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World Cup Soccer Tournament

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July 2, 2006 | Grahame L. Jones, Times Staff Writer
Walking fast and staring straight ahead, Wayne Rooney marched out of the locker room and onto the England team bus Saturday evening, pausing not even once to tell his side of the tale. Walking with a limp and with eyes red-rimmed from crying, David Beckham made the same march. There would be no comment, said Beckham's minders. News conference today. Then he'll talk. And so two of the principal reasons why England crashed out of the World Cup left the stadium.
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July 2, 2006 | From the Associated Press
Argentina defender Leandro Cufre faces a disciplinary panel and German players or officials could also be punished over the fracas that followed the host team's shootout win in the World Cup quarterfinals. FIFA communications director Markus Siegler said Saturday that the "legal procedure will be started as is normal in the case of a red card."
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July 1, 2006 | From Times Wire Reports
Spain Coach Luis Aragones said Friday he would remain in charge, despite a promise to quit if his team was eliminated early from the World Cup. Aragones said he would stay until the European Championship in 2008 after meeting with Spanish soccer federation officials. Until its 3-1 loss to France in the second round Tuesday, Spain had not lost in 26 games. Still, it has been an underachiever and Aragones promised he would quit if the team missed the semifinals.
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July 1, 2006 | Chuck Culpepper, Special to The Times
If you're an American like me, you might notice that our country sometimes seems to lack a certain, I don't know, cohesion. Maybe it's just too big. Maybe it's just filled with little nations, like West and East or red and blue or USC and UCLA. Maybe it just has too much talkradio.
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June 30, 2006 | Grahame L. Jones, Times Staff Writer
Somewhere among the four World Cup quarterfinal matches, a great moment surely awaits. But it is the Argentina-Germany quarterfinal clash in Berlin today that has everyone talking. Either the host nation will be knocked out, which would put a sizable damper on things, or the tournament will lose not only one of its most attractive teams but also the possibility of an unprecedented Argentina-Brazil final. "It's unfortunate that this matchup comes now," Germany assistant coach Joachim Loew said.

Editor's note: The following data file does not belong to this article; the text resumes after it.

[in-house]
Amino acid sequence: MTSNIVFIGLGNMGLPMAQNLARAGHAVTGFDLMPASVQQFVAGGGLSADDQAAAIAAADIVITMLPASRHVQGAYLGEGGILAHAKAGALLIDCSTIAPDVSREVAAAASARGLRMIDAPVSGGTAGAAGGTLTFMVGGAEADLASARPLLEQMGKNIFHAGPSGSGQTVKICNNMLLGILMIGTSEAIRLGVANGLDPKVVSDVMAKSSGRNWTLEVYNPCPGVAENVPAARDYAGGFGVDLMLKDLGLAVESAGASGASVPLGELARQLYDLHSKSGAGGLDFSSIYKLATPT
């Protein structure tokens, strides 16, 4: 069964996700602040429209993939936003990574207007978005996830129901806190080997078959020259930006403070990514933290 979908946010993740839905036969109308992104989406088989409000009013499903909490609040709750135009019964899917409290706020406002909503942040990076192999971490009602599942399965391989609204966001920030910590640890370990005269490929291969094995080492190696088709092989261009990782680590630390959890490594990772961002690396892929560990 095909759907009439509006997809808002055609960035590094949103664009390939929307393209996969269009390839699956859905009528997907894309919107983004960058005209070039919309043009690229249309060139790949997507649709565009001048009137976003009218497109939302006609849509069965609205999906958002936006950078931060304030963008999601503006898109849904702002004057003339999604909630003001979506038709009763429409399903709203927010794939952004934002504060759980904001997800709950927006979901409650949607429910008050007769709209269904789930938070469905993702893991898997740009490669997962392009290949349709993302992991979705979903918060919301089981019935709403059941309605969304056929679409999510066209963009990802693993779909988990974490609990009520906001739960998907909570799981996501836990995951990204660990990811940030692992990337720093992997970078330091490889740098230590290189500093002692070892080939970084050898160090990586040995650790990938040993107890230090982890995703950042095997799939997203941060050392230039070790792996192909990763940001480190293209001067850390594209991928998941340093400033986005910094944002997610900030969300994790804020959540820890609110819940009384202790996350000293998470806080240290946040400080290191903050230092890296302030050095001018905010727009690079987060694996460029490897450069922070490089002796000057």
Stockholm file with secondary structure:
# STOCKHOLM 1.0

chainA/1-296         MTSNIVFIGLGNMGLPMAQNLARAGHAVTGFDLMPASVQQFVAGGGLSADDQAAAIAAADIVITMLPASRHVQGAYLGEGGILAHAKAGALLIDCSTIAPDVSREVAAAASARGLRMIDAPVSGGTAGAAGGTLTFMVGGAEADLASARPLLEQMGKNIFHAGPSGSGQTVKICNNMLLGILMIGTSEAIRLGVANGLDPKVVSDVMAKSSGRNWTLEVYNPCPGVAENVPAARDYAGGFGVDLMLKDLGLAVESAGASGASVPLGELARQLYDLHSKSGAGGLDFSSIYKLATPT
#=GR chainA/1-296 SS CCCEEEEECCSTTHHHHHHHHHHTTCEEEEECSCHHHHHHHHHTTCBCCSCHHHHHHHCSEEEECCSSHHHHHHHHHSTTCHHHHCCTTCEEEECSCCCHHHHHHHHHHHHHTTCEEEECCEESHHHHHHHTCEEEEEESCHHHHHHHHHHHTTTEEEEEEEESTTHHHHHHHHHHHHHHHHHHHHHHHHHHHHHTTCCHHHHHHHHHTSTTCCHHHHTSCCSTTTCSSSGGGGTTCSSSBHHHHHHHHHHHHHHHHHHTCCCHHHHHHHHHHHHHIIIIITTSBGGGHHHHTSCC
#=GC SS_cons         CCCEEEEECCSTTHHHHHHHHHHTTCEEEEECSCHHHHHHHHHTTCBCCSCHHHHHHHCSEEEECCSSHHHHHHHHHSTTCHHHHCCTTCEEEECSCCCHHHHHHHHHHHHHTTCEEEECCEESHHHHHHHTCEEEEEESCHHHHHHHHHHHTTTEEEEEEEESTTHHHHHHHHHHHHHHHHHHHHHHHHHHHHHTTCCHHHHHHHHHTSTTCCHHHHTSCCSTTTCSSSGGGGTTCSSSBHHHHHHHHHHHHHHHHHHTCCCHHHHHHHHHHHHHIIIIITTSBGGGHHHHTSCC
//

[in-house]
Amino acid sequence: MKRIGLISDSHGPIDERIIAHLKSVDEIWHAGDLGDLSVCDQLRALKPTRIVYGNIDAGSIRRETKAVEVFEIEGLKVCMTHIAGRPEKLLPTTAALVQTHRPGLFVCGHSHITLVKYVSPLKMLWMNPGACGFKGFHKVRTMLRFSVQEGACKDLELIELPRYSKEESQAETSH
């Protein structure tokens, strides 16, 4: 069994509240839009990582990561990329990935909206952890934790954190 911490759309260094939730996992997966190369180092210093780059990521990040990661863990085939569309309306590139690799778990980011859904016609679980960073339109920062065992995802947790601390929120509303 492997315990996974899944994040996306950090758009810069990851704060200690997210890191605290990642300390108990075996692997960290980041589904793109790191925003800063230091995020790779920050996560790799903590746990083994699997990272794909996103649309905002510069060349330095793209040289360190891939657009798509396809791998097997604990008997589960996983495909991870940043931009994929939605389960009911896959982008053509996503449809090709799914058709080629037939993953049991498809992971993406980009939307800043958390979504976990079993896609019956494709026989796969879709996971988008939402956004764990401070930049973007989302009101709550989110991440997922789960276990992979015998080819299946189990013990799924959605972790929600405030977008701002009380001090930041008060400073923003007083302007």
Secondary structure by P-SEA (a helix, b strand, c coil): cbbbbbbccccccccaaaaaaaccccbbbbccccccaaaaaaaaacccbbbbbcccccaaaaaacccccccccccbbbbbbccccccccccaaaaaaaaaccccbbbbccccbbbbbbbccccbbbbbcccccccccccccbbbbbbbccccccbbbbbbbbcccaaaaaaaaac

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June 30, 2006 | Reuters
A soccer fan refused to let the small matter of his house burning down disturb his enjoyment of Tuesday's World Cup match between France and Spain. A fire gutted the dwelling in the center of the Chinese capital at 3 a.m. local time Wednesday -- kickoff time in Hanover, Germany -- the Beijing Daily Messenger reported. "When the neighbors shouted fire, I took my little baby and ran out in my nightclothes," the man's wife told the paper.
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June 30, 2006 | From the Associated Press
English referee Graham Poll, who showed a Croatian player three yellow cards before sending him off in a World Cup match, is quitting international refereeing. The experienced Premier League referee told Britain's Sky Sports television Thursday that he had considered retiring from all soccer after his blunder, which meant a Croatian player stayed on the field three minutes longer than he should have in a group stage game against Australia.
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June 30, 2006 | Chuck Culpepper, Special to The Times
The England-versus-Portugal melodrama still sits one day off, yet already we have a winner. Rampaging and cunning, dreaded and loathed, able to puncture a defense like no force left in the World Cup, this winner is the astonishing British press, unbeaten for eons save for a tabloid lawsuit settlement here and there. Even Deco, the Portugese midfielder, noted the dynasty's ferocity.
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June 29, 2006 | Grahame L. Jones, Times Staff Writer
Derek Boateng might not realize just what a prize it was that he landed this week. Boateng, a midfielder for Ghana at the World Cup, played limited minutes off the bench, but he did play for the last half-hour against Brazil on Tuesday. And when the final whistle had sounded, when the Brazilians had accomplished their 3-0 victory, Boateng, in time-honored soccer tradition, exchanged jerseys with Cafu.
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June 29, 2006 | From Times Wire Reports
FIFA President Sepp Blatter continued his criticism of the referees in the World Cup. On a day when two senior referees, Graham Poll of England and Valentin Ivanov of Russia, were not given any more assignments, Blatter said: "I've noted that instructions aren't being followed consistently from one match to another. When a coach complains to me that shirt-pulling earned his player a yellow card one night and nothing for his team's group rivals the next, how am I supposed to respond?
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